Tuesday, March 4, 2014


(February 1936, U.S.)

I can't honestly claim that I know, appreciate or understand everything the legendary Charlie Chaplin did on screen. One thing is clear, though - the man always seemed to be there when American movie audiences needed him most, mainly during the years of the Great Depression. Laughter was never more important during those turbulent times and you could have it for no more than about twenty to twenty-five cents per ticket. Despite the fact that by 1936, movies were fully-equipped with sound, Chaplin continued, successfully I might add, on his rather stubborn course of maintaining his loyalty to the silent era. Frankly, that attitude makes my own inability to completely adapt to the modern times of the 21st Century look amateurish! Then again, perhaps Chaplin was simply mocking his own stubborn position against the modern times of motion pictures back then. Who knows.

Well, regardless of the film maker's personal motivation behind MODERN TIMES, it's a black and white classic film that provided the much-need laughter while telling a story of modern industry, humanity and the will to survive during hard times. Chaplin's iconic "Little Tramp" character struggles to survive in the modern, industrialized world of the day. The film is clearly a political comment on the desperate employment and fiscal conditions many people faced during the above-mentioned Great Depression; conditions created, in Chaplin's view, by the efficiencies of American modern industrialization. As a factory worker on a massive modern assembly line, he's subjected to performing the same physical tasks so often that it becomes embedded in his natural bodily movements, and it's meant to be very funny! As human beings, these working men are treated no better than the cattle that they are, almost reminiscent of the underground worker's misery portrayed in Fritz Lang's METROPOLIS (1927). Of course, remember, in a Chaplin film, misery and misfortune in the work place is meant to be funny. As an example, perhaps you've seen this iconic image from the film before...

Despite the harshness of employment, production is always key and the "big boss" is always watching. Particularly humorous is the proposed introduction of a modern feeding machine that can automatically feed workers food while they continue to work during the time that's meant to be the lunch hour. Of course, at Chaplin's expense, the machine goes haywire and the poor man becomes a victim of a major culinary mess. Again, don't forget, it's all funny, but the messages of the time never go unnoticed. As a result of all this hard labor, the tramp suffers a nervous breakdown and ends up in the hospital. Following the hospital, he's mistakenly arrested for being a Communist agitator. Given the hard luck he's experienced on the outside, he's more than happy to be in jail and is disappointed when he's finally released.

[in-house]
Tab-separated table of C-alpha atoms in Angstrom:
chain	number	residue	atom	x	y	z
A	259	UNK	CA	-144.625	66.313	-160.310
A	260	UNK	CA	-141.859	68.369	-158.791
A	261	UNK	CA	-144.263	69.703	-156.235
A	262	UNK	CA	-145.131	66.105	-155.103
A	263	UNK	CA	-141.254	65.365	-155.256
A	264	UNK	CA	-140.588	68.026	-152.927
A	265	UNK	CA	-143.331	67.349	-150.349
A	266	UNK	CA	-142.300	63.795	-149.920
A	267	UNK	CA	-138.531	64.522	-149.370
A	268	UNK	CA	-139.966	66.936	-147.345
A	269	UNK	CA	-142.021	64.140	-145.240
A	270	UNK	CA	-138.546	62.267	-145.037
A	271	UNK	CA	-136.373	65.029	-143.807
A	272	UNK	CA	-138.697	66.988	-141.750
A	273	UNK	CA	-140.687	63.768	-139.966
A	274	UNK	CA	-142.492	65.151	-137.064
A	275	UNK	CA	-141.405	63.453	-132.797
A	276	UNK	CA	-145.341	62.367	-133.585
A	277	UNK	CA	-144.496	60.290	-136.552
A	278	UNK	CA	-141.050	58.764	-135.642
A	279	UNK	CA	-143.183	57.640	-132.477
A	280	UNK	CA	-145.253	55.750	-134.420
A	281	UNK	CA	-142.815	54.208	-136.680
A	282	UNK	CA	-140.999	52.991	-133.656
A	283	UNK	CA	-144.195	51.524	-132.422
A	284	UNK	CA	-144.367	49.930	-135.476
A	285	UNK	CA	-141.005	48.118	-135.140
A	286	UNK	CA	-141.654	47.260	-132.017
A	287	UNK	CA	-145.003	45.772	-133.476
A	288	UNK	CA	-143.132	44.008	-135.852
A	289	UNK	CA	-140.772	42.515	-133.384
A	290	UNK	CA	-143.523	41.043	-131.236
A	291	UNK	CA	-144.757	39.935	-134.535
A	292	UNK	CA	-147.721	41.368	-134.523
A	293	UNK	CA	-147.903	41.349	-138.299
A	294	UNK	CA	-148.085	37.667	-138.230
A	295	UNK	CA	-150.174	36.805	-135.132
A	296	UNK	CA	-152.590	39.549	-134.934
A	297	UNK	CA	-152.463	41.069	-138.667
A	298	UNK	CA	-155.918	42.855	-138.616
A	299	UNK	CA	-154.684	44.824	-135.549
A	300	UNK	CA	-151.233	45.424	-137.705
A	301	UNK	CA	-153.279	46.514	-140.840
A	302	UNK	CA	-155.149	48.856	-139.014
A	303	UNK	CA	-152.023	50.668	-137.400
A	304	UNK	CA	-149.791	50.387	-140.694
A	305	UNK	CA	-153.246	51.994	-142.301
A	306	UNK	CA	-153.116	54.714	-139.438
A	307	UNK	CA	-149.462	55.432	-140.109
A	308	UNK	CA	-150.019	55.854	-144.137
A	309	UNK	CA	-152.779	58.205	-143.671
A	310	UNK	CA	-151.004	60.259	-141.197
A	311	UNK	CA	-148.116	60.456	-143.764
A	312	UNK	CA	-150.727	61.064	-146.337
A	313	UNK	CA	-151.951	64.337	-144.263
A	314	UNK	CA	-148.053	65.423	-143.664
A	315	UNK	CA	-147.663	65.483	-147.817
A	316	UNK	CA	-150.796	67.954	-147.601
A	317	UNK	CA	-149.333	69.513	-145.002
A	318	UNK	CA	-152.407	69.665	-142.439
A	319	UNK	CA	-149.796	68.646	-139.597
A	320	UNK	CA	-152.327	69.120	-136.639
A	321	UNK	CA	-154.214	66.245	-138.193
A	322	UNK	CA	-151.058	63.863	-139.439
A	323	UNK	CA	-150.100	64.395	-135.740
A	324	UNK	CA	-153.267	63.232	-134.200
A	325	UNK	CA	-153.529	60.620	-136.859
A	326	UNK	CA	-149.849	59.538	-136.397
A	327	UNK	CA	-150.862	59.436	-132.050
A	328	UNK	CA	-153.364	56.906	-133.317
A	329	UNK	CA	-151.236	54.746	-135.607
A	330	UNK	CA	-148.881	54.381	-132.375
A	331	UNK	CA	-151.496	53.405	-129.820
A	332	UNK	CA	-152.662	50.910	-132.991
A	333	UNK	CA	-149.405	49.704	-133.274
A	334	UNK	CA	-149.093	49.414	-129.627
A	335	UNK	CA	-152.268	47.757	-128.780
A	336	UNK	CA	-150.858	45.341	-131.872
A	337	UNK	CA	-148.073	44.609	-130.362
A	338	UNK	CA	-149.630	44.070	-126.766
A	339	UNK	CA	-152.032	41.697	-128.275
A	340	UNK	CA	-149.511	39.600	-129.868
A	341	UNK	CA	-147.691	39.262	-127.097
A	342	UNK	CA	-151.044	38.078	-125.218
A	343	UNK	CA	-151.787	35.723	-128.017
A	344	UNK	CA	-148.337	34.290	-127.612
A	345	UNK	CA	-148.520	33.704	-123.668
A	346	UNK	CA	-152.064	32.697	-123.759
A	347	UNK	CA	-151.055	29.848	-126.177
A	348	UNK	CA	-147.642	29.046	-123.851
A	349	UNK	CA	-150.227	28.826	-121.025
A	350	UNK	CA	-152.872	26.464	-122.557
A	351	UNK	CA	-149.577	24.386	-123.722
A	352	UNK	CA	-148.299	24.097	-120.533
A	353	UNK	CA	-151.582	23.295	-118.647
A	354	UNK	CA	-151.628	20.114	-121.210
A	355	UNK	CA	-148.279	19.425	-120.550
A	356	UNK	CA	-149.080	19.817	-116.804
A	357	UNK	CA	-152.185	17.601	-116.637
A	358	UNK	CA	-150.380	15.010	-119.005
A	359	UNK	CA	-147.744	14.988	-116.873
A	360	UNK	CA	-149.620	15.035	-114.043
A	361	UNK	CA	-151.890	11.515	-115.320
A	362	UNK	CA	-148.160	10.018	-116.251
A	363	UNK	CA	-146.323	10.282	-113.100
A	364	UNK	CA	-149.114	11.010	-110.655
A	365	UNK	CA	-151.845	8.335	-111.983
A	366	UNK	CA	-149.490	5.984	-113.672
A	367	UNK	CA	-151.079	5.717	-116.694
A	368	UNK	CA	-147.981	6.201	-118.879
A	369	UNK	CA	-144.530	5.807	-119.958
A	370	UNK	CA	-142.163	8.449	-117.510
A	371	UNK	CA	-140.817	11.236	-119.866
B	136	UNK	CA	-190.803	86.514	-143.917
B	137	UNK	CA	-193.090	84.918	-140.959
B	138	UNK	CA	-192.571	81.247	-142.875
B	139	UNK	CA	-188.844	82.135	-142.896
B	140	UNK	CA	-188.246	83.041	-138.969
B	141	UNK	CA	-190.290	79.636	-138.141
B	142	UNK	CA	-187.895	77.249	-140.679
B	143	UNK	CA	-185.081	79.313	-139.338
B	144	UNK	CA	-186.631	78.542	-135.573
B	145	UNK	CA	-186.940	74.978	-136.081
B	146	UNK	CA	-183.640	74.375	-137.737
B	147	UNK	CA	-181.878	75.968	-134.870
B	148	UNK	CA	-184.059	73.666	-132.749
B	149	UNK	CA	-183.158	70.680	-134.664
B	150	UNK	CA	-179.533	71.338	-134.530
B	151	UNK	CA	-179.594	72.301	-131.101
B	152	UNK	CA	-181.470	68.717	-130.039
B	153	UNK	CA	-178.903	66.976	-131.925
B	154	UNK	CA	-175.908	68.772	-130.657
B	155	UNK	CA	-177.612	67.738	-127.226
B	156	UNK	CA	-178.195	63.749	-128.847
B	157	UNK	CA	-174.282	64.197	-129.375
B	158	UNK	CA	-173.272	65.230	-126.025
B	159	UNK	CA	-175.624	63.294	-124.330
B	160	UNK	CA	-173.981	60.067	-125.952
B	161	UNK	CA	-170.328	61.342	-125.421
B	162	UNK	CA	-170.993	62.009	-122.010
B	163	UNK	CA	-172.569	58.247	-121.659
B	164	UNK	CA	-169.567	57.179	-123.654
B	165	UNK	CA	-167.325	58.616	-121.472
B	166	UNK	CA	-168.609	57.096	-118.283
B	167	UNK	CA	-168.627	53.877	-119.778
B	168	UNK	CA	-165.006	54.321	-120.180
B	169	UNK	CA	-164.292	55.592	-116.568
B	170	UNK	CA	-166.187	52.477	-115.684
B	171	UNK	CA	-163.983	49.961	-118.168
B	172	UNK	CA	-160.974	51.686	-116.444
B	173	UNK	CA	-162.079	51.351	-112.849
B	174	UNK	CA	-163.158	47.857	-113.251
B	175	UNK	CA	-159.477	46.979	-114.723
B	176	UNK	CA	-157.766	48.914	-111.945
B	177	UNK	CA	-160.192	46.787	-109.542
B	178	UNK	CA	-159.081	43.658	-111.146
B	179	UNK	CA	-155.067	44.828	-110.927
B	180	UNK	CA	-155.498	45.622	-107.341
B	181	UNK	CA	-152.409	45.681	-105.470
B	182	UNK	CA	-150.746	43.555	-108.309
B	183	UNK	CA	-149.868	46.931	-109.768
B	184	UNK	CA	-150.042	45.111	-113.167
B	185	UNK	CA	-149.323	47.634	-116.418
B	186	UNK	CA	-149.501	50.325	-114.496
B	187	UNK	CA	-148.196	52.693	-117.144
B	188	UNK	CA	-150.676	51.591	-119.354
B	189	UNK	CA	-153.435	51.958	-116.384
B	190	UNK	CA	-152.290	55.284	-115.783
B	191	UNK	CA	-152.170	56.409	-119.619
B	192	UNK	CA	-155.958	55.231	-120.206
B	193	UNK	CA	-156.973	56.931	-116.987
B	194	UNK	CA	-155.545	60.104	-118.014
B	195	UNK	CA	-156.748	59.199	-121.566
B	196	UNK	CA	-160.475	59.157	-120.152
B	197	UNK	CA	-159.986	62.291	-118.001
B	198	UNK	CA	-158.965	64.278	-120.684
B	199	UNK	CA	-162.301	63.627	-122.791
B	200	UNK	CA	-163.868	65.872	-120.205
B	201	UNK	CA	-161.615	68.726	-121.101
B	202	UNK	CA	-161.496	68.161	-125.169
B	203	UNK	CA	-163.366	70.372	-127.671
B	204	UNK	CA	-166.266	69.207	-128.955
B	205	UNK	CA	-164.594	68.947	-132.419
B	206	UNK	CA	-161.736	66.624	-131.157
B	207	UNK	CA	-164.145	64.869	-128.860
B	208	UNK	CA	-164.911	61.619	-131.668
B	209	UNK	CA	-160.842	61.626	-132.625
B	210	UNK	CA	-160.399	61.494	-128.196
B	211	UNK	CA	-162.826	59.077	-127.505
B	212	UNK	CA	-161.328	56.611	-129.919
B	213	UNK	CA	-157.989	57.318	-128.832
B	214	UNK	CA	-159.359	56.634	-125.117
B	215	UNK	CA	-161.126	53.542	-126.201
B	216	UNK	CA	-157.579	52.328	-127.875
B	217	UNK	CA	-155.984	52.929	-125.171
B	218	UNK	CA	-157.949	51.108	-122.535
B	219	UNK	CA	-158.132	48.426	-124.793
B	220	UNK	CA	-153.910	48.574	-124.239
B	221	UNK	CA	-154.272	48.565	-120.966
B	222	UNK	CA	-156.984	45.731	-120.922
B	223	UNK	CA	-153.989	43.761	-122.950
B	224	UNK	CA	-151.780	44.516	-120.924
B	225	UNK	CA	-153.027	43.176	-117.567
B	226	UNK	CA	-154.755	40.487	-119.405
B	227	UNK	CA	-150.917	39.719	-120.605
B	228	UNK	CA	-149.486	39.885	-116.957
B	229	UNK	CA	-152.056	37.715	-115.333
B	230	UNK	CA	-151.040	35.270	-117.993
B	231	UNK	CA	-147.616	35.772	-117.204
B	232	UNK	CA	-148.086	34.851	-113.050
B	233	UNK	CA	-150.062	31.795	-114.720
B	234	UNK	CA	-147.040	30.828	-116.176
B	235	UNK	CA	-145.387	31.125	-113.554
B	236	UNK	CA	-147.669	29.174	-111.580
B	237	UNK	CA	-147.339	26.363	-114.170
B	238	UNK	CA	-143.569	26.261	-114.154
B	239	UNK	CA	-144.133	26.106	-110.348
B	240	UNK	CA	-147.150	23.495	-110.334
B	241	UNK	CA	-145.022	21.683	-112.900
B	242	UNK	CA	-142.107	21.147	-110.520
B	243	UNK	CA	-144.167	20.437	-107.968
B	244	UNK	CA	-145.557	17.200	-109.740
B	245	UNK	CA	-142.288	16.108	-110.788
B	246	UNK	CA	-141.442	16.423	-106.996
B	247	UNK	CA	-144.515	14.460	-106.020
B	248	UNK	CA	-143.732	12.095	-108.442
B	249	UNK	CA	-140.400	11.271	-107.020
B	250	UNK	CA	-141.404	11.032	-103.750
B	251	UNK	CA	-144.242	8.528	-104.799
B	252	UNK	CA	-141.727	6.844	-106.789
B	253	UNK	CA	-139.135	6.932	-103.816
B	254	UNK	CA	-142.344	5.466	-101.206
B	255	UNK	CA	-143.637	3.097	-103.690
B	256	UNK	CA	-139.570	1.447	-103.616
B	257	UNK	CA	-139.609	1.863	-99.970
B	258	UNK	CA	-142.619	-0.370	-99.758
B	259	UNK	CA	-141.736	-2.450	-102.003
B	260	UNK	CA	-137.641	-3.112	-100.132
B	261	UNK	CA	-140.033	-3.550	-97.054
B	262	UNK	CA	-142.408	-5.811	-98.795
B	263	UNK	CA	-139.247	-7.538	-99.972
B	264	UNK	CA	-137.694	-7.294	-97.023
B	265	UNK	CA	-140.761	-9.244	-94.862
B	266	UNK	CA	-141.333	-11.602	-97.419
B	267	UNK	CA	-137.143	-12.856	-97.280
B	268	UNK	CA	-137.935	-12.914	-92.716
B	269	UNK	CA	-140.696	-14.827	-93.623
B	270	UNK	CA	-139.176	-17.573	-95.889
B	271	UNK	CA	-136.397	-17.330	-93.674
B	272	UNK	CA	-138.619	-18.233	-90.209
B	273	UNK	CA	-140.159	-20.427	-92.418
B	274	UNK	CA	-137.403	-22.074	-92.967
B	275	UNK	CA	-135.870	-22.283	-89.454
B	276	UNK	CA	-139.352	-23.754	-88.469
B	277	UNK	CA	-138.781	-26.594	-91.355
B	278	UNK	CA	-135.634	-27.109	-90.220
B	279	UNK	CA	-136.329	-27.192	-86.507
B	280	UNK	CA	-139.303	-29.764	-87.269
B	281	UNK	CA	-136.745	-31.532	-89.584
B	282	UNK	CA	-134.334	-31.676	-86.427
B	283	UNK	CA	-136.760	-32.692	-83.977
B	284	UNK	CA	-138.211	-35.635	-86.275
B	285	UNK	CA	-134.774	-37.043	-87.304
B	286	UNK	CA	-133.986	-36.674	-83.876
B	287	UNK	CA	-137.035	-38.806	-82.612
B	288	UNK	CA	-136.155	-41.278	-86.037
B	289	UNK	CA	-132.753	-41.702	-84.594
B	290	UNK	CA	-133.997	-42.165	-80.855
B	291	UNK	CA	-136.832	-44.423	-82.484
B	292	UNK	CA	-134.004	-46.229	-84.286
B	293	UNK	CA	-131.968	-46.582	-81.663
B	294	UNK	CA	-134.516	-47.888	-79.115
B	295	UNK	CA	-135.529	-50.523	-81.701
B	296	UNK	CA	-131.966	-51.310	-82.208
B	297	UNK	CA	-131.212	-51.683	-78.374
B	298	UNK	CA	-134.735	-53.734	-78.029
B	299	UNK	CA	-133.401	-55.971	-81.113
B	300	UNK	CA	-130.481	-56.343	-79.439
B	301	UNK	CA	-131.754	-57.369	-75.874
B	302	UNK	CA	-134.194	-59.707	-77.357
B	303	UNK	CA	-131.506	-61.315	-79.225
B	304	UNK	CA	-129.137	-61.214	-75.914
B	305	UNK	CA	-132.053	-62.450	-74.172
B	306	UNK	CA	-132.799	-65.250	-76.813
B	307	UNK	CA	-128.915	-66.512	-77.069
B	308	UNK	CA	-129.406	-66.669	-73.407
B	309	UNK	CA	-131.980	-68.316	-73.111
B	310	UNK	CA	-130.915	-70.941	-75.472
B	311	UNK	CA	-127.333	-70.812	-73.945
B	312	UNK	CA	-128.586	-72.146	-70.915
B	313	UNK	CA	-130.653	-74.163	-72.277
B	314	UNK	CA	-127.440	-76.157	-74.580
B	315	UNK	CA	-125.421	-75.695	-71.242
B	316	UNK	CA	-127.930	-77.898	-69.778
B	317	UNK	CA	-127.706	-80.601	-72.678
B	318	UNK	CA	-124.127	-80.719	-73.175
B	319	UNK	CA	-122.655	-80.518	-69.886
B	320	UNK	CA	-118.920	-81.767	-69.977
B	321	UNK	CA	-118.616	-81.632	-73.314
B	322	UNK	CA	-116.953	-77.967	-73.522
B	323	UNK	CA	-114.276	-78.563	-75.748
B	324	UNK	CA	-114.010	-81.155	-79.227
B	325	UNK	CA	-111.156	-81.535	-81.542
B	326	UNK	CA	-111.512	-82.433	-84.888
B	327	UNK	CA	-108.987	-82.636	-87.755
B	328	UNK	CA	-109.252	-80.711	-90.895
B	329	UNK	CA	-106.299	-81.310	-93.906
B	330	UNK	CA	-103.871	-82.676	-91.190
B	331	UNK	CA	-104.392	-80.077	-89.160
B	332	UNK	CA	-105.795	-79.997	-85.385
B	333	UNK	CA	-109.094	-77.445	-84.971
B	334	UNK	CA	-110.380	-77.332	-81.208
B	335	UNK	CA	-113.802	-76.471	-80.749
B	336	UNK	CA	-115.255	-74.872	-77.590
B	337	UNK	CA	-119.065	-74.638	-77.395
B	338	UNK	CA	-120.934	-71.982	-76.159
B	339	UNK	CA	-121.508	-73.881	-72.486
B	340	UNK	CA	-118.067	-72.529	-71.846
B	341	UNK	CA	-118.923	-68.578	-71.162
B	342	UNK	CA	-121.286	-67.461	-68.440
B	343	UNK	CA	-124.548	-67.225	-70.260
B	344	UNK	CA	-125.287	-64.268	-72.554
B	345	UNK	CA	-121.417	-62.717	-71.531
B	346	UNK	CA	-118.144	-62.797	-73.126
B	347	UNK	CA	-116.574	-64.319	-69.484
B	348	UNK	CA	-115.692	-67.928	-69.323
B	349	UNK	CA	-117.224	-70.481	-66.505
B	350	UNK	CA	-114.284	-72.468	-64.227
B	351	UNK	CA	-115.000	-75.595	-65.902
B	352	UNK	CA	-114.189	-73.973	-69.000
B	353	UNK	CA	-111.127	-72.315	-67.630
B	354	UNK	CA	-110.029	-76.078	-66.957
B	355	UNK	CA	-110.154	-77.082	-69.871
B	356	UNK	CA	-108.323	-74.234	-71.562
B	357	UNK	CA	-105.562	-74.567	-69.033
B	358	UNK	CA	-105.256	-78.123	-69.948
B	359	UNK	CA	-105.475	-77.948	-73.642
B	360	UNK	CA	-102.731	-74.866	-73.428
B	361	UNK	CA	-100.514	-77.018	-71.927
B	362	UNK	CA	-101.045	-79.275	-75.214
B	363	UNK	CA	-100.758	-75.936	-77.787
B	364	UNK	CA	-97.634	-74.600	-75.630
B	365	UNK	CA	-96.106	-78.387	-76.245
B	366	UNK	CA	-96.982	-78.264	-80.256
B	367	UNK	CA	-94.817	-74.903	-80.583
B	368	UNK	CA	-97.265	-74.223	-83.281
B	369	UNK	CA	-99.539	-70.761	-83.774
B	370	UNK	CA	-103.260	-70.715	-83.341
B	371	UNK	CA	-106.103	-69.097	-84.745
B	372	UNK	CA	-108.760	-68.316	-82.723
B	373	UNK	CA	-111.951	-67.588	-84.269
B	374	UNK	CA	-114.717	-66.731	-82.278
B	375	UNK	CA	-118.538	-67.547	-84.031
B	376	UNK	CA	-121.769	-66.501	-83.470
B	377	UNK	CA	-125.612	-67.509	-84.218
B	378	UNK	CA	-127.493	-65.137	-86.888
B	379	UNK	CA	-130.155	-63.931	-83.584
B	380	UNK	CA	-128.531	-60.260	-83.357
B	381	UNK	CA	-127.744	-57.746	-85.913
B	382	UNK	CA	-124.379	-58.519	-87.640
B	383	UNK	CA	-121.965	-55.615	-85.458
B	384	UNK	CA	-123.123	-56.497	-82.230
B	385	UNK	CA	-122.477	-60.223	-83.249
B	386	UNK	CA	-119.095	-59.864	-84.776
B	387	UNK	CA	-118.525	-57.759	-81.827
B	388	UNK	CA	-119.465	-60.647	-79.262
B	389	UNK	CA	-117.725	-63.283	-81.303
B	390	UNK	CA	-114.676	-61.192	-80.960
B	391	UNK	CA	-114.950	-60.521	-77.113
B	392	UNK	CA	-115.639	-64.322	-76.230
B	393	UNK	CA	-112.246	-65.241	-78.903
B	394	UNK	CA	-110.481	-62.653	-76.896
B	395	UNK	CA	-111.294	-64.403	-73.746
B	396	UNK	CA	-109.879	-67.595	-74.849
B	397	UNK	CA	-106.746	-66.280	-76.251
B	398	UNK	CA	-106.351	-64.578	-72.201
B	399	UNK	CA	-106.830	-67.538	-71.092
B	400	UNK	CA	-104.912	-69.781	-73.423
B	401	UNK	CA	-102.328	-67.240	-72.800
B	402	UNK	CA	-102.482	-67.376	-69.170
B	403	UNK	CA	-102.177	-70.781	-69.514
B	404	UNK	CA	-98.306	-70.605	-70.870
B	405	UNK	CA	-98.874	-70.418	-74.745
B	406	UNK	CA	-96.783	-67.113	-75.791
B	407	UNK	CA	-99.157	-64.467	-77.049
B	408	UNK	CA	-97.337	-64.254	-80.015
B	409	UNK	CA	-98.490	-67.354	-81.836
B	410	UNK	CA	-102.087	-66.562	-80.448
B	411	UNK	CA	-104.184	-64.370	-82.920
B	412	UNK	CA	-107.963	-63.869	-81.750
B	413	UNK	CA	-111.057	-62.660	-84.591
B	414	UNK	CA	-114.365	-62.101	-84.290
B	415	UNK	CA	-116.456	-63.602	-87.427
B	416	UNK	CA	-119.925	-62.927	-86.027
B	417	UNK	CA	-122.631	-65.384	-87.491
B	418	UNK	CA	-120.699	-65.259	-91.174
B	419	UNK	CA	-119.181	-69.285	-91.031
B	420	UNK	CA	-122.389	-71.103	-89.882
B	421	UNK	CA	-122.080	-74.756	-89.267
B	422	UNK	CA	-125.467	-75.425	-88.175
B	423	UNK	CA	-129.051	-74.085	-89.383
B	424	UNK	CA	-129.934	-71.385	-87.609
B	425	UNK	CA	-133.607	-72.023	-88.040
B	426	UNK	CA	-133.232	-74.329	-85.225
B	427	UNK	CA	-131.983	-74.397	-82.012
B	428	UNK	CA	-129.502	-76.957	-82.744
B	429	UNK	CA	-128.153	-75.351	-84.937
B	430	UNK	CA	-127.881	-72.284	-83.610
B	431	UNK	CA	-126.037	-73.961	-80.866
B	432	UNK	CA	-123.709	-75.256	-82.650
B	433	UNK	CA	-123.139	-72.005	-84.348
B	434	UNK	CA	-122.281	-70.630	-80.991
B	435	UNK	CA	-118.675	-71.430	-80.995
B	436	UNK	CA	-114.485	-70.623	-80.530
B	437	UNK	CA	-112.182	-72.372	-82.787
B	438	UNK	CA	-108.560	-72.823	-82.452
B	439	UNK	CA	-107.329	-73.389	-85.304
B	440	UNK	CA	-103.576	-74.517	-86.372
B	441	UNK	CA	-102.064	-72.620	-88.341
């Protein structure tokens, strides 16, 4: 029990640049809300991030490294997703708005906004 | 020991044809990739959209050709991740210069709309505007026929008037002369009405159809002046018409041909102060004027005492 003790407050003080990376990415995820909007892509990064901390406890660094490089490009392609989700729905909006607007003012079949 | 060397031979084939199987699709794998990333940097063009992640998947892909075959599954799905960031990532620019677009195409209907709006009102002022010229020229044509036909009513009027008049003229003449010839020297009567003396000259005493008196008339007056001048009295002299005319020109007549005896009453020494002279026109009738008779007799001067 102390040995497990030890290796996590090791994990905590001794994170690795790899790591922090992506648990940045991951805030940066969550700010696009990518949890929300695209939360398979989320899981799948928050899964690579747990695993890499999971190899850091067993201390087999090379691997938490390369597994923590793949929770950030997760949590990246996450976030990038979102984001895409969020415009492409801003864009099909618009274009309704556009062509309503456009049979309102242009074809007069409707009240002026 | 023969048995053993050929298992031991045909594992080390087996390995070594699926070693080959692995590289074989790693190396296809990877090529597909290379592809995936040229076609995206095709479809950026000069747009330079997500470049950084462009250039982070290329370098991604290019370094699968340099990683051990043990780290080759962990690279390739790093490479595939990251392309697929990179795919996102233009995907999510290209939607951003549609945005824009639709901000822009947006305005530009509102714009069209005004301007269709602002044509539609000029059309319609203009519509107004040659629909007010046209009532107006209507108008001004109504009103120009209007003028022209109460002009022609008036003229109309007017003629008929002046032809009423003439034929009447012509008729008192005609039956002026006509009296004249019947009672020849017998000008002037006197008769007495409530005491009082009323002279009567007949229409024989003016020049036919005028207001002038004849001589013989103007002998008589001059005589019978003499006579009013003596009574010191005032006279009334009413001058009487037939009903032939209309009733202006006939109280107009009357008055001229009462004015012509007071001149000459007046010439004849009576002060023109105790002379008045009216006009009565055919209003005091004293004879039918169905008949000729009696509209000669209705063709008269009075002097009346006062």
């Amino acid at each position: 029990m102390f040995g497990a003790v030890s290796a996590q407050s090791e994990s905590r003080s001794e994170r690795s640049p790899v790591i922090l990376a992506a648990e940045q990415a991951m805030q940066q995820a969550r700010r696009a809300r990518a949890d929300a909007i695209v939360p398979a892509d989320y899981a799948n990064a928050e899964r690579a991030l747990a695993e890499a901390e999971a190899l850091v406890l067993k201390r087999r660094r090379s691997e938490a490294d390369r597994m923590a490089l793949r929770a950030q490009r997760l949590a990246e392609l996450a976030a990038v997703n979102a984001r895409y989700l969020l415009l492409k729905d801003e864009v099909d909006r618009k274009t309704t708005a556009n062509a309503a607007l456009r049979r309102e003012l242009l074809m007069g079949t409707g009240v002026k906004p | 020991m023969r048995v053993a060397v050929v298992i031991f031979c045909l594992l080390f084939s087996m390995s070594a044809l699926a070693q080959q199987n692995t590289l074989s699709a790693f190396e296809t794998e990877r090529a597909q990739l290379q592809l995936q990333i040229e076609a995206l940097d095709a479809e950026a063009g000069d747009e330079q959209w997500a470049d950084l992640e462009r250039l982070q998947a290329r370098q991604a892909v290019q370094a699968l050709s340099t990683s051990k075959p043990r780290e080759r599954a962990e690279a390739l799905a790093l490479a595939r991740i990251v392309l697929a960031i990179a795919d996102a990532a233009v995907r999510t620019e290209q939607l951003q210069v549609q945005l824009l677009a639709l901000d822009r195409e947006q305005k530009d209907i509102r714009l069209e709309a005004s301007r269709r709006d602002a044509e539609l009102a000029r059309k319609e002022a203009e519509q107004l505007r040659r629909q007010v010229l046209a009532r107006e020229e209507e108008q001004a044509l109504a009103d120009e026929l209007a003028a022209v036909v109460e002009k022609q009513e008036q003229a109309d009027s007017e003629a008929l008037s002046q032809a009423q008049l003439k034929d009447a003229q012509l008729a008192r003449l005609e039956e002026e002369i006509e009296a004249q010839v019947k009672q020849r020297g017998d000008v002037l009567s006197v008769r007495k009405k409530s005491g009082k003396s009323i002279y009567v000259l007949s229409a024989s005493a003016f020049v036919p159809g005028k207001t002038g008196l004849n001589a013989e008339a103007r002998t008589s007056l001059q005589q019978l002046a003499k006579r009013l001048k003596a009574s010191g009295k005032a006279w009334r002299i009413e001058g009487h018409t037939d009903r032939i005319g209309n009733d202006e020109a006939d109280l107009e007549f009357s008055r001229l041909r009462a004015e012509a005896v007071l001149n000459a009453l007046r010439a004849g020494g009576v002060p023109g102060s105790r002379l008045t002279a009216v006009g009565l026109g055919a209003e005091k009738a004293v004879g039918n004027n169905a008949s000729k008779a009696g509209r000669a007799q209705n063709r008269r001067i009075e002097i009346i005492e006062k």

As much as this, or any Chaplin film for that matter, manages to focus on the harsh realities of the time, it also reminds its audience to lift its head up and experience hope. The tramp, upon being shoved back into the world's reality, meets the girl he will fall in love with (played by the beautiful Paulette Goddard) and later manages to secure a more stable and rather sane level of employment. But much like real life, the good things we experience are often only for right now. In any of the tramp's films, his good luck never lasts too long. Before we know it, he and the girl are out of work and on the street again during a time when being on the street was nearly a death sentence. But again, Chaplin's ultimate purpose was to offer hope and escape during the bad times, and the end of MODERN TIMES is no exception as he and the girl he loves go walking down the road at dawn toward a very unknown, yet hopeful, future; the same road many moviegoers were hoping to experience once they left the comfortable (yet temporary) escape of the local movie palace showing a film of Charlie Chaplin.

Favorite line or dialogue:

The Mechanical Salesman: "Good morning, my friends. This record comes to you through the Sales Talk Transcription Company, Incorporated: your speaker, the Mechanical Salesman. May I take the pleasure of introducing Mr. J. Widdecombe Billows, the inventor of the Billows Feeding Machine, a practical device which automatically feeds your men while at work? Don't stop for lunch. Be ahead of your competitor. The Billows Feeding Machine will eliminate the lunch hour, increase your production, and decrease your overhead. Allow us to point out some of the features of this wonderful machine: its beautiful, aerodynamic, streamlined body; its smoothness of action, made silent by our electro-porous metal ball bearings. Let us acquaint you with our automaton soup plate - its compressed-air blower, no breath necessary, no energy required to cool the soup. Notice the revolving plate with the automatic food pusher. Observe our counter-shaft, double-knee-action corn feeder, with its synchro-mesh transmission, which enables you to shift from high to low gear by the mere tip of the tongue. Then there is the hydro-compressed, sterilized mouth wiper: its factors of control insure against spots on the shirt front. These are but a few of the delightful features of the Billows Feeding Machine. Let us demonstrate with one of your workers, for actions speak louder than words. Remember, if you wish to keep ahead of your competitor, you cannot afford to ignore the importance of the Billows Feeding Machine."

You know, I might have worked for one or two people in my time that would have likely approved of a machine like that!

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